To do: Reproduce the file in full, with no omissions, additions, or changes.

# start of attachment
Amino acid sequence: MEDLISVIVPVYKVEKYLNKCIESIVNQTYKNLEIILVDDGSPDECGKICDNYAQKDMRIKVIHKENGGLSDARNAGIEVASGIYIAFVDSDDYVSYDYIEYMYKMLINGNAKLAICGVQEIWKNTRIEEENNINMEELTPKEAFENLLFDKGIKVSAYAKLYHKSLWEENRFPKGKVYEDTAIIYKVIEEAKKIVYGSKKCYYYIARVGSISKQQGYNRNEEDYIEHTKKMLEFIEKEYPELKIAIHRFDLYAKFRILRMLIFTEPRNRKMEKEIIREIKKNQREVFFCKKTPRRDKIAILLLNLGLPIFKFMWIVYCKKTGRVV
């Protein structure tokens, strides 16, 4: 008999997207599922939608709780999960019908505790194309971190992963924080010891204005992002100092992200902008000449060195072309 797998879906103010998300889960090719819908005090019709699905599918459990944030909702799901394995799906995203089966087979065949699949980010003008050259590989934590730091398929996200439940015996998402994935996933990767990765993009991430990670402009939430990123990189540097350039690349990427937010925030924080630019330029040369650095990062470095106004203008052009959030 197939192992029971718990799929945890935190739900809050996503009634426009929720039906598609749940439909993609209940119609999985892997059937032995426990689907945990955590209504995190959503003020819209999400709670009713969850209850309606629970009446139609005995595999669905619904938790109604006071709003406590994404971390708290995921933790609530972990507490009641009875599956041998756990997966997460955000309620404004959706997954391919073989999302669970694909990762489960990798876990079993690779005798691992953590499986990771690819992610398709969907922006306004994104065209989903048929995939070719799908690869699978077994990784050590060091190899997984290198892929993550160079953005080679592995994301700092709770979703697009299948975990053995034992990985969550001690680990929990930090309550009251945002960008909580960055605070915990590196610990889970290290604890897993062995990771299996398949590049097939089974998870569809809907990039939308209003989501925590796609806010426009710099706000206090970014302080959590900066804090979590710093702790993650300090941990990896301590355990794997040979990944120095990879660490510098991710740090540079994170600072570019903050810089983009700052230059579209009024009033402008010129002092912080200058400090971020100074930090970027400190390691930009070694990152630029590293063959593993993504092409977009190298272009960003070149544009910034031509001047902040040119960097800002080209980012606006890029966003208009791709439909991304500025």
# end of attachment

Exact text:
Amino acid sequence: MEDLISVIVPVYKVEKYLNKCIESIVNQTYKNLEIILVDDGSPDECGKICDNYAQKDMRIKVIHKENGGLSDARNAGIEVASGIYIAFVDSDDYVSYDYIEYMYKMLINGNAKLAICGVQEIWKNTRIEEENNINMEELTPKEAFENLLFDKGIKVSAYAKLYHKSLWEENRFPKGKVYEDTAIIYKVIEEAKKIVYGSKKCYYYIARVGSISKQQGYNRNEEDYIEHTKKMLEFIEKEYPELKIAIHRFDLYAKFRILRMLIFTEPRNRKMEKEIIREIKKNQREVFFCKKTPRRDKIAILLLNLGLPIFKFMWIVYCKKTGRVV
């Protein structure tokens, strides 16, 4: 008999997207599922939608709780999960019908505790194309971190992963924080010891204005992002100092992200902008000449060195072309 797998879906103010998300889960090719819908005090019709699905599918459990944030909702799901394995799906995203089966087979065949699949980010003008050259590989934590730091398929996200439940015996998402994935996933990767990765993009991430990670402009939430990123990189540097350039690349990427937010925030924080630019330029040369650095990062470095106004203008052009959030 197939192992029971718990799929945890935190739900809050996503009634426009929720039906598609749940439909993609209940119609999985892997059937032995426990689907945990955590209504995190959503003020819209999400709670009713969850209850309606629970009446139609005995595999669905619904938790109604006071709003406590994404971390708290995921933790609530972990507490009641009875599956041998756990997966997460955000309620404004959706997954391919073989999302669970694909990762489960990798876990079993690779005798691992953590499986990771690819992610398709969907922006306004994104065209989903048929995939070719799908690869699978077994990784050590060091190899997984290198892929993550160079953005080679592995994301700092709770979703697009299948975990053995034992990985969550001690680990929990930090309550009251945002960008909580960055605070915990590196610990889970290290604890897993062995990771299996398949590049097939089974998870569809809907990039939308209003989501925590796609806010426009710099706000206090970014302080959590900066804090979590710093702790993650300090941990990896301590355990794997040979990944120095990879660490510098991710740090540079994170600072570019903050810089983009700052230059579209009024009033402008010129002092912080200058400090971020100074930090970027400190390691930009070694990152630029590293063959593993993504092409977009190298272009960003070149544009910034031509001047902040040119960097800002080209980012606006890029966003208009791709439909991304500025």